Date of Completion
polymers, metal containing polymers, dielectric, dielectric constant, band gap, DFT, Co-design, material genome initiative
Dr. Gregory A. Sotzing
Dr. Ramamurthy Ramprasad
Dr. Yang Cao
Dr. Alfredo Angeles-Boza
Dr. Nicholas Eddy
Field of Study
Doctor of Philosophy
“Metals” is known to play an integral part of human life in its numerous form from the dawn of civilization whether as an everyday mechanistic tool as well as important biological nutrients. They are found in everything around us from power system as wind turbines to medical instrument as diabetes test strips, construction materials to transportation development, and needless to say in our essential everyday electronic equipment. To imagine life without electricity, road without cars and medical care without many of today’s medical devices are impossible. The uses of metals and derivative of metals become the utmost necessity beyond replacement. The development of metal containing materials specially for energy harvesting is currently on top most priority. They play a crucial role in electrical energy storage devices in all forms of modern electronics. Many devices such as capacitors, supercapacitors, fuel cells, batteries, photovoltaics uses dielectric materials which requires high energy density without sacrificing core electrical features as energy loss, efficiency, power density. It is simultaneously important, on the contrary challenging to develop new materials to overcome the drawbacks and fulfill the goal of successful material discovery. Many approaches have already been taken to improve the overall performance by increasing dielectric constant and breakdown field or energy band gap through the use of materials such as polymer nanocomposites, modified ferroelectric polymers, and amorphous organic polar polymers as dielectric. There is always a tread off side to consider one over another. Therefore, it is essential to improve their performance by designing new dielectric materials with careful selection. From here my research focus in. To overcome this comprehensive challenge for discovering fruitful new materials a rational co-design approach was developed in collaboration with multidisciplinary departments. With this approach, high-throughput computational predictions are used to guide experimental synthesis to overcome the cost and time-consuming effort and narrow down the selection for desired candidate. Polymers with improved electrical properties such as high dielectric constant with low loss and high band gap dielectrics can be synthesized and characterized by the incorporation of metals in the backbone of polymers. This unconventional and untapped zone of metal containing organic polymers as dielectric found to show many unexplored structure-property relationship phenomenon and opened up a new door for energy harvesting materials. Utilizing electropositive metal atoms can lead us to understand the polarization mechanism further to expand the material space for next generation dielectrics and give us the hope to expand more spaces from about 91 metals from Periodic Table which ultimately will fulfill the goal of Materials Genome Initiative.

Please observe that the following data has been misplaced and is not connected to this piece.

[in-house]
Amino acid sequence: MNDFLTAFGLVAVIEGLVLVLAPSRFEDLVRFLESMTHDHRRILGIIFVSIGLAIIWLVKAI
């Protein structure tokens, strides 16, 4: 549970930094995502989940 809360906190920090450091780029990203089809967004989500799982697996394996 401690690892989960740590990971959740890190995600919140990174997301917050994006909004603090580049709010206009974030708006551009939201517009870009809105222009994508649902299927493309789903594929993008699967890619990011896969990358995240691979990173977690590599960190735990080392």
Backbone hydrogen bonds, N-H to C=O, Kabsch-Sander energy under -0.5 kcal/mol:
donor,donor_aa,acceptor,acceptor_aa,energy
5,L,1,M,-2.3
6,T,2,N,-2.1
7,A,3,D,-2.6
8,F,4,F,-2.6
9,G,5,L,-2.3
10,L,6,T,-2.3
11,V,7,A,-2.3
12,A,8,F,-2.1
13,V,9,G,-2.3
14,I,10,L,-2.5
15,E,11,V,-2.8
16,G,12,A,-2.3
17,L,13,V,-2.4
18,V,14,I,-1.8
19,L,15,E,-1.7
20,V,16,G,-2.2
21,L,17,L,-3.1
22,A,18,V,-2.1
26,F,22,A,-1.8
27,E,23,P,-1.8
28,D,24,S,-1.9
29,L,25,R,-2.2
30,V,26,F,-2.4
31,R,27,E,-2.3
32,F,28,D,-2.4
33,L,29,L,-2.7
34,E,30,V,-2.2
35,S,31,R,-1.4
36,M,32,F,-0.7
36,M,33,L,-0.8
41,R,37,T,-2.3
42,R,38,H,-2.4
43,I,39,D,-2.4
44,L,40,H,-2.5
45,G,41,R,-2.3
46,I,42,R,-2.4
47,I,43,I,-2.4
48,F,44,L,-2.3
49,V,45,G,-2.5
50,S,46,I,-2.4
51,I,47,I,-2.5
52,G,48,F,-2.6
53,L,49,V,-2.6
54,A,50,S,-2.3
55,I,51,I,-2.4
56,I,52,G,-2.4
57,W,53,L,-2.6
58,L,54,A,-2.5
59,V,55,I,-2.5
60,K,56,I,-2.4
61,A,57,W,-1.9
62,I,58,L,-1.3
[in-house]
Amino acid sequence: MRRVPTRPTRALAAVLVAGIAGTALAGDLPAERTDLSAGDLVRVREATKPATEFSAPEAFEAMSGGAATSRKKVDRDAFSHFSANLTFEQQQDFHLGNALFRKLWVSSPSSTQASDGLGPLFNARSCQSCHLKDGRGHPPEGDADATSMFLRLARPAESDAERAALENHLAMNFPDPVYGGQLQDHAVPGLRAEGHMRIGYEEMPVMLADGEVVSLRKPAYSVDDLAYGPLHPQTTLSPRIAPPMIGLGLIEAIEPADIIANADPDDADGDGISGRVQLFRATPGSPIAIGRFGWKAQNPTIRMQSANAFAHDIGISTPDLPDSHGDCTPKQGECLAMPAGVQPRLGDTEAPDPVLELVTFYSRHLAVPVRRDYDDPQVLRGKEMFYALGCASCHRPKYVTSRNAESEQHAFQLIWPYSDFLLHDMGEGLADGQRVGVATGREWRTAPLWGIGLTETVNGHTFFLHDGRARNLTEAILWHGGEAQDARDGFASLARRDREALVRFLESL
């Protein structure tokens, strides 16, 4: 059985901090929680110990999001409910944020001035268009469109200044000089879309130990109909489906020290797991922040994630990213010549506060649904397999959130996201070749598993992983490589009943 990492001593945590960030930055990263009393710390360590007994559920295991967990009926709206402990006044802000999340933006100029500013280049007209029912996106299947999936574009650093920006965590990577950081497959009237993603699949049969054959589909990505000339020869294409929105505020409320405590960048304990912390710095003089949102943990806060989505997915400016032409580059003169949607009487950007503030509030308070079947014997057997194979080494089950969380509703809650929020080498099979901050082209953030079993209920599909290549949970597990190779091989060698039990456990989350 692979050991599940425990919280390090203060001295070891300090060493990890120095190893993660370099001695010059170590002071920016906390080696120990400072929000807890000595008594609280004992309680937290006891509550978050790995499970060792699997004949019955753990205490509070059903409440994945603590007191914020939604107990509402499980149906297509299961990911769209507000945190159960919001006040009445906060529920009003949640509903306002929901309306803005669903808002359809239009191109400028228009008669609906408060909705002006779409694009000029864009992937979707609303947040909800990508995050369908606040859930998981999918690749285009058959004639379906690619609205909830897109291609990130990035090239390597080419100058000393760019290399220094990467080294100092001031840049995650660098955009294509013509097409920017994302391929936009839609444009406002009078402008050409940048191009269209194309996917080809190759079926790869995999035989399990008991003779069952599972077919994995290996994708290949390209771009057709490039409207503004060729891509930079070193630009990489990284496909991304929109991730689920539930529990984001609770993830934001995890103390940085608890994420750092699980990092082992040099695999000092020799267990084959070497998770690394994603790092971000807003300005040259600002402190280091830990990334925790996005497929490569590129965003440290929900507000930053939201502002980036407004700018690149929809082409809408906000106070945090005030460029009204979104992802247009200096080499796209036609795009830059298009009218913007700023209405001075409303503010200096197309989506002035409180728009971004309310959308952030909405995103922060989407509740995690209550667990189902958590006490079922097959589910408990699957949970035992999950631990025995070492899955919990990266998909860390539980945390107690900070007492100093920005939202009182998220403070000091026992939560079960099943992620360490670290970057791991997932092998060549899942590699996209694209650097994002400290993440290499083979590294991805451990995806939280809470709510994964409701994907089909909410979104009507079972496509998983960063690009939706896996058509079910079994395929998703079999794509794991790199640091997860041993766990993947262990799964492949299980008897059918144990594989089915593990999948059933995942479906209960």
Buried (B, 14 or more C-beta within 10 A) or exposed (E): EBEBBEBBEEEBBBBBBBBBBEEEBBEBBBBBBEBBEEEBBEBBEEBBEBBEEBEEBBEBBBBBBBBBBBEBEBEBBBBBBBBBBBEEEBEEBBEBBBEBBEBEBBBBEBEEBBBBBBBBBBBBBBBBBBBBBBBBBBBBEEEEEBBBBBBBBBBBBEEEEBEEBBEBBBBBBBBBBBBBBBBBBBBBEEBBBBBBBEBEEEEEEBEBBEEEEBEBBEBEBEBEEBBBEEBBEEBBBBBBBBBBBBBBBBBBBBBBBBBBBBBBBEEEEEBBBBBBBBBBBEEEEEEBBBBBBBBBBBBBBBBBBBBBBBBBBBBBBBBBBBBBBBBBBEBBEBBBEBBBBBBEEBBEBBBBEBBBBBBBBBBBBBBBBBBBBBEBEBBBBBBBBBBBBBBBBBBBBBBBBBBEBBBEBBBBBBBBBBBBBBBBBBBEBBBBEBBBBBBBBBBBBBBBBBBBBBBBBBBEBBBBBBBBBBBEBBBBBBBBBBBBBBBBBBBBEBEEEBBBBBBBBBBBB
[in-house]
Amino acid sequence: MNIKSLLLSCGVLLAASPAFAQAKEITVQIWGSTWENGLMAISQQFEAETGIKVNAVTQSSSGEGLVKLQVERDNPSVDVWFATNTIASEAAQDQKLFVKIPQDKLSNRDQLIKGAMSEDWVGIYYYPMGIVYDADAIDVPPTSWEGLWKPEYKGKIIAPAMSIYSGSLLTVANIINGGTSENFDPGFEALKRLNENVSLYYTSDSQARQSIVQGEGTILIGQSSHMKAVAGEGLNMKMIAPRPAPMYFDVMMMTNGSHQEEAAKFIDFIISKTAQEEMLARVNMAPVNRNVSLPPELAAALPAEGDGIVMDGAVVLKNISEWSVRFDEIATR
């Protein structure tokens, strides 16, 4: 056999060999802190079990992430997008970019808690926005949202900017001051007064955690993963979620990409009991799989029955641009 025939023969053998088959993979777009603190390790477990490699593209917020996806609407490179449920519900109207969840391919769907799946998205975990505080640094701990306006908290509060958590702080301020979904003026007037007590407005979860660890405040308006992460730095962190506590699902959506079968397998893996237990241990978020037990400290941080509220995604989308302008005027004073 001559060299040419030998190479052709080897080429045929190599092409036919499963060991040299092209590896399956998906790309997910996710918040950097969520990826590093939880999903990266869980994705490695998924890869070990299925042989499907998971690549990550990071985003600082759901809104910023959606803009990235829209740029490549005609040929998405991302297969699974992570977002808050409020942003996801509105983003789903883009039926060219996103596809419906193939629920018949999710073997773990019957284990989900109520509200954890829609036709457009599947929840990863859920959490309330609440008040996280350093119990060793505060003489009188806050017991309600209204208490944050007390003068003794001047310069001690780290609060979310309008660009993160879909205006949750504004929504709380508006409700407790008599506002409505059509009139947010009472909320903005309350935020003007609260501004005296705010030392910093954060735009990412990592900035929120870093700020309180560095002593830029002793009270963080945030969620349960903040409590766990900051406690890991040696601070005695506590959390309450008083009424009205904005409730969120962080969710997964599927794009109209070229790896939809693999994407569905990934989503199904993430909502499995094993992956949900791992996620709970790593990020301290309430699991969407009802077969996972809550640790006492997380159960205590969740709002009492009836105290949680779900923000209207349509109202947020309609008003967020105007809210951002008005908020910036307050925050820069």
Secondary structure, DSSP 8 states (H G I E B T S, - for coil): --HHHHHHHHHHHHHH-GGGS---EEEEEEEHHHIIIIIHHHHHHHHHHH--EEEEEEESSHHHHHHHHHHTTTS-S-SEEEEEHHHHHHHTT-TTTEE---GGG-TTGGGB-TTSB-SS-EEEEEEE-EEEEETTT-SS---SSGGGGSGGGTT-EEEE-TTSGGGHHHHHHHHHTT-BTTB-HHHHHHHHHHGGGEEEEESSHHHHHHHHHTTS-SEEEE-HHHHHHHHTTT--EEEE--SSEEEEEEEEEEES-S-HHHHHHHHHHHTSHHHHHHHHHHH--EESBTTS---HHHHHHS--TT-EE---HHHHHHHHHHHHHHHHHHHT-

Nasreen, Shamima, "Metal Containing Polymers as Dielectrics: A Co-Design Approach to Material Space Expansion" (2018). Doctoral Dissertations. 1718.
Available for download on Monday, February 21, 2022